Ugandan and Canadian legislation, as well as international legal frameworks considering children, highlight the common law principle that the “best interests of the child” must be at the forefront of any decision
By Anna Du Vent
THE small child I see as I pick my way through the crowds of Kampala sits silently, cross-legged in the middle of the sidewalk, with his hands cupped in front of him. The crowds part around him, but no one, including myself, stops. He appears to be alone. He looks to be no more than two years old.
I have been living in Kampala, Uganda for two months. As a CBA Legal Intern, I am developing a manual of child-friendly legal aid practices. My work is complex, but, on a daily basis, my deeper challenges come from being confronted by scenes such as the small child begging on the sidewalk. What is in this child’s best interests?
Ugandan and Canadian legislation, as well as international legal frameworks considering children, highlight the common law principle that the “best interests of the child” must be at the forefront of any decision regarding a child’s welfare. Therefore, lawyers working with children must consider how courts will interpret the best interests of their clients.
The “best interests of the child” principle is found in Uganda’s Children’s Act, which incorporates its international commitments, including Article 3(1) of the UN Convention on the Rights of the Child, which describes the “best interests of the child” as a basic consideration in all decisions related to children.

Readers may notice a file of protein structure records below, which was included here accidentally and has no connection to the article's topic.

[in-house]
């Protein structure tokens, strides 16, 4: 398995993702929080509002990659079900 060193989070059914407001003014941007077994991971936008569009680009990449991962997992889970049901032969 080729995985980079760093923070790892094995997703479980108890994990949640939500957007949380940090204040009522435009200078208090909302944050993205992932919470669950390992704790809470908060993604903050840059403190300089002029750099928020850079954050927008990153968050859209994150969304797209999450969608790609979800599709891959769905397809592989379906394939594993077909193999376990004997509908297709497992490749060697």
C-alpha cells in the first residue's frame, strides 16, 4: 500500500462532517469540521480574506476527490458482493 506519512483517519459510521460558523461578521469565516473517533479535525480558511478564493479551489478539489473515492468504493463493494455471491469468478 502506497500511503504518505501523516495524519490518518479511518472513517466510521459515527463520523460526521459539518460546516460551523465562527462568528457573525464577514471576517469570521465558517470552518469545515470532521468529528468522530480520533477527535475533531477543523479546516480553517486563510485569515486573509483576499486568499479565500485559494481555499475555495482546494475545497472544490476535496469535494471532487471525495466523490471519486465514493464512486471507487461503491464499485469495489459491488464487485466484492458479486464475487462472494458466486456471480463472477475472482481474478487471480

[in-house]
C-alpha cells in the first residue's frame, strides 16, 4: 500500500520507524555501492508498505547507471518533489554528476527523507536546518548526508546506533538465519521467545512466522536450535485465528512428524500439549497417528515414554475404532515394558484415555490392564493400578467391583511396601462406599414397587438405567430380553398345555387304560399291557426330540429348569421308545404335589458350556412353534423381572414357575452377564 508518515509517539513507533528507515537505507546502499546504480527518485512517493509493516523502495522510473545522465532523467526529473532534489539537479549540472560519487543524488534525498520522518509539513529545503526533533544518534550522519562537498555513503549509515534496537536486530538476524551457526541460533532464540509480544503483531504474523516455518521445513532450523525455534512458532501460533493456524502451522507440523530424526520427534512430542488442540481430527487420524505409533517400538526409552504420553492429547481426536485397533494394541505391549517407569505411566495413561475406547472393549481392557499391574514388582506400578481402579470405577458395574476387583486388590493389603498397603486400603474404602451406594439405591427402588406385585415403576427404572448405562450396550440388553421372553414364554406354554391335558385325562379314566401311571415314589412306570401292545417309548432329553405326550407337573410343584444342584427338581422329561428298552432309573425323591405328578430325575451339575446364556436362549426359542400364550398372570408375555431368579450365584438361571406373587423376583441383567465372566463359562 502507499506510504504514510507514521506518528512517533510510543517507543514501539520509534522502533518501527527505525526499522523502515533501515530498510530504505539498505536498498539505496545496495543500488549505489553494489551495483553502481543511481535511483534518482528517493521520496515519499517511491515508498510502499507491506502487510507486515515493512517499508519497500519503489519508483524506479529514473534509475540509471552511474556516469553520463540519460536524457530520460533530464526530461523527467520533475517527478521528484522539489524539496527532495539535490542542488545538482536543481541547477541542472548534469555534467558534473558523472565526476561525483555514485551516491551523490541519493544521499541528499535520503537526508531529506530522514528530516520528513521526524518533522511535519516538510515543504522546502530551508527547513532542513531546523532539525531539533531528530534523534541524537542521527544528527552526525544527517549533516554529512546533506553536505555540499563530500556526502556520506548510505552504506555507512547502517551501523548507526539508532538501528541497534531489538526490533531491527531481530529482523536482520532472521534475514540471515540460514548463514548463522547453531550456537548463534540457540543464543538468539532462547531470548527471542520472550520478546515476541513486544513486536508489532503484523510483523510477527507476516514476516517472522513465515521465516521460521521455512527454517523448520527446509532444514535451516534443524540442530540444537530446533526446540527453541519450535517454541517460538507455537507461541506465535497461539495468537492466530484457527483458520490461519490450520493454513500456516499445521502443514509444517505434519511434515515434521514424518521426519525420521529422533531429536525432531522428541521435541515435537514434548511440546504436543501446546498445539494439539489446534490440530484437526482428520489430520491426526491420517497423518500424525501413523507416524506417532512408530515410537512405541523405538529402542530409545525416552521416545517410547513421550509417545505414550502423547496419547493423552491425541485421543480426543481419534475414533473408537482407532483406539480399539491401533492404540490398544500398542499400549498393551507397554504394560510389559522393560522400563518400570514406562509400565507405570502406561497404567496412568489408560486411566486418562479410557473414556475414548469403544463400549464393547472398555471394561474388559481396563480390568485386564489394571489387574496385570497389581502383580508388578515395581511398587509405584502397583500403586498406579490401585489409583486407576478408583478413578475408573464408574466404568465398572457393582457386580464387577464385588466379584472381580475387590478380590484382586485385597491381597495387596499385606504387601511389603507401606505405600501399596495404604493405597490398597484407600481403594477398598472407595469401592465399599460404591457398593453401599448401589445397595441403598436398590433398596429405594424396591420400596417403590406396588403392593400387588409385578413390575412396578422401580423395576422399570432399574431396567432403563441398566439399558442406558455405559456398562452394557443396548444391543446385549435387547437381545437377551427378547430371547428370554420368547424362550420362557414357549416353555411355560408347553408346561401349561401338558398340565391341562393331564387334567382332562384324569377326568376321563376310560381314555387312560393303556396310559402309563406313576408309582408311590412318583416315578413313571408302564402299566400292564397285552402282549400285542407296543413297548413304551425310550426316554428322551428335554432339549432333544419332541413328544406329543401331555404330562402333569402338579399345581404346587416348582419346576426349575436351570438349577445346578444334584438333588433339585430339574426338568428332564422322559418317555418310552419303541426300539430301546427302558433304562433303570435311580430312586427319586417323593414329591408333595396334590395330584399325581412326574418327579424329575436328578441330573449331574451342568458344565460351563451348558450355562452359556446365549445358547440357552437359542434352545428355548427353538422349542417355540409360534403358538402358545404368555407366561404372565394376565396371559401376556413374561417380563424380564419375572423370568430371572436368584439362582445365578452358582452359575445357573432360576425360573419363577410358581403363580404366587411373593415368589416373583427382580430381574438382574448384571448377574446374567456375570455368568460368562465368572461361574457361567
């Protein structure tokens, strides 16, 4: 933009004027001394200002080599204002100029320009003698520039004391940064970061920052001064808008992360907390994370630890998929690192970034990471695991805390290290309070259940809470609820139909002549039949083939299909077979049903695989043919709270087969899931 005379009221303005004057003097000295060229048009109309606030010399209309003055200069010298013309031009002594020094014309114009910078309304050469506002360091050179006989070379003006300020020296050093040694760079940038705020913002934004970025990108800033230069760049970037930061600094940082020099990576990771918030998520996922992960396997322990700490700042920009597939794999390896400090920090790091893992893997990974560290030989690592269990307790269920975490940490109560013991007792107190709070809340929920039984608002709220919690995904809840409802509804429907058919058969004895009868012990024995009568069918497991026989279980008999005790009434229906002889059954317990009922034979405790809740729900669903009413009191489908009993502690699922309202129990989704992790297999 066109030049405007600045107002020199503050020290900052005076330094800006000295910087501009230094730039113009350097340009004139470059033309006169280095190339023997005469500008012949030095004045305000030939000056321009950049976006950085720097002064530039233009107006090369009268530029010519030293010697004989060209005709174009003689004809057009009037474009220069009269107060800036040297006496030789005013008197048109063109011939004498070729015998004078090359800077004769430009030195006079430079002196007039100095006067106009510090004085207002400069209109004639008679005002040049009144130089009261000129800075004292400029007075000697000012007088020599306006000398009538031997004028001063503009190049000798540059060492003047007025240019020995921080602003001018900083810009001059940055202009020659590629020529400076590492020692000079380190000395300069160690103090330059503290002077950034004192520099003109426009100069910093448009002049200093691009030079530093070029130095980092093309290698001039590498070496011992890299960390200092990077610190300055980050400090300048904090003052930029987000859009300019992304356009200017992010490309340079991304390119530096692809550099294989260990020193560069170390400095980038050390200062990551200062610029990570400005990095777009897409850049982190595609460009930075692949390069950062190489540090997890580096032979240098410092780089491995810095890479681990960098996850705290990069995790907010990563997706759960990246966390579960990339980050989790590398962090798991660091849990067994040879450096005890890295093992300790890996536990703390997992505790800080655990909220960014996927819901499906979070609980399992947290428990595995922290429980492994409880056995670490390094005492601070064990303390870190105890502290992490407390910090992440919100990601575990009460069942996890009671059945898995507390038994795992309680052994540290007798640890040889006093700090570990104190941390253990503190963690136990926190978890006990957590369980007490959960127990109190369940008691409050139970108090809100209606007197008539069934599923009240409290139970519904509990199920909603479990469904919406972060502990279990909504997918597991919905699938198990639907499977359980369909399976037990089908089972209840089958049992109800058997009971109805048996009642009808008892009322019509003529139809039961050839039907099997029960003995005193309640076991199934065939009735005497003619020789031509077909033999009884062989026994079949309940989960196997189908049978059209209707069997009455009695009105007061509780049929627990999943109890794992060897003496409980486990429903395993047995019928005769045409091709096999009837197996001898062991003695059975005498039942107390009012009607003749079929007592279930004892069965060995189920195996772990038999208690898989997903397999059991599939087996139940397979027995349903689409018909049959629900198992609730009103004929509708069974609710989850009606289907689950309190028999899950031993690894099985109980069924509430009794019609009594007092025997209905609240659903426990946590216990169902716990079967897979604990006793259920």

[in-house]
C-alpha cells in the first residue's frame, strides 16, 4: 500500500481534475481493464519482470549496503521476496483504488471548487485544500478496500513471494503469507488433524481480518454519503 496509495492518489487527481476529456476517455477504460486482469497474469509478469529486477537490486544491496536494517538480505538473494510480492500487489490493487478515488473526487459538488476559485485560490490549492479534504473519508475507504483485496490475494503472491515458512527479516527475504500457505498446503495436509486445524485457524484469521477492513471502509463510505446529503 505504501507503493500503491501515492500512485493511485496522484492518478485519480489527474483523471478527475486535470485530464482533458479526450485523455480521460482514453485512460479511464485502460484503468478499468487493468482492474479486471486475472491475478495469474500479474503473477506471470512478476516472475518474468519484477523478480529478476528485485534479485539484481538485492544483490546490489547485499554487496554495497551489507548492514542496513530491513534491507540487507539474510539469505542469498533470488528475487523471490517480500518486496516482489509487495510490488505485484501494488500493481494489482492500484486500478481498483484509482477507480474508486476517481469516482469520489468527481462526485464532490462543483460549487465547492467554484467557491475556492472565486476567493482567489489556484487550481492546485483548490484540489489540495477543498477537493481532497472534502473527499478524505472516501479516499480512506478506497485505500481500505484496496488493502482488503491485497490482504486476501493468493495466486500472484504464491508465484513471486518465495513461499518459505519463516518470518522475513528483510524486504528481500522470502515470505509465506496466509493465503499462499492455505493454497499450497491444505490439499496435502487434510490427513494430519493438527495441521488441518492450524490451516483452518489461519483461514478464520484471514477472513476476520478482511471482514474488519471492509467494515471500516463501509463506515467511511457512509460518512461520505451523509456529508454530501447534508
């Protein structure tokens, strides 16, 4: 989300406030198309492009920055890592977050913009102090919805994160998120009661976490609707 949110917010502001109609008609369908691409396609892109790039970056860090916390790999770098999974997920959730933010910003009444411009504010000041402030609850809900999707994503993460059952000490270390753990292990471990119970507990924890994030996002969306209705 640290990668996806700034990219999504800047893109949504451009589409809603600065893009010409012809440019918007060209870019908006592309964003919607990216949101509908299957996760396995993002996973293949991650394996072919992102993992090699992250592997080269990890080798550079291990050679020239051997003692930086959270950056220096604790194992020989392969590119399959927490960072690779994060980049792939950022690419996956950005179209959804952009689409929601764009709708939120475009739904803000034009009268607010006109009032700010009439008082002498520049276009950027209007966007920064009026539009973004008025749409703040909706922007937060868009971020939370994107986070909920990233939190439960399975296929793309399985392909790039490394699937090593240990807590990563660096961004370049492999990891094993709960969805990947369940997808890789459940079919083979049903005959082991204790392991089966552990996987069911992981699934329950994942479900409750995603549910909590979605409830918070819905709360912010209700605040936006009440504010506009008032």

However, despite having a strong legal framework, Uganda struggles to balance its legal commitments with social and economic disparities as well as with cultural practices that can be inconsistent with its law.
The “best interests of the child” principle must be applied on a case-by-case basis. When considering situations such as street children in Uganda, how should the legal system balance the child’s interests to live with his relatives, who are likely nearby, with his interests to education and a safe environment?
Layered on top of these questions are issues of cultural relativity. For example, as a Canadian, how do my personal views of family and childhood impact how I understand the best interests of the Ugandan child and how do these views impact my work with Canadian children?
In Uganda, 58 percent of the population are children, yet child justice issues are often poorly understood. In my work, I have interviewed many stakeholders involved in child justice, who often state that the “best interests of the child” is the most important element in children’s law.
However, it is usually difficult to extract further commentary about how to apply the principle. I have been told that this gap exists because of a lack of relevant training. However, the answer may not be so simple.
Despite the fact that Canadian lawyers may have additional training, we should ask ourselves whether we could provide specific commentary about the “best interests of the child.” Lawyers in many practice areas, including family and child-protection law, as well as criminal law, wills and estates, and immigration and refugee law, should engage with this question.
Further, although my struggles with cultural relativity in Uganda may seem far away, culture also impacts how the Canadian legal system engages with the “best interests of the child,” particularly amongst Aboriginal and immigrant communities.
The legal system cannot forget the nuanced interplay between a child’s age, stage of development, and family and cultural circumstances. Whether in Uganda or in Canada let us remain challenged, but also cognizant of this relationship.
Writer is a Legal Intern at the Legal Aid Service Providers’ Network, supported by the Canadian Bar Association’s Supporting Access to Justice for Children in East Africa (SAJCEA) project
Culture and the best interests of the child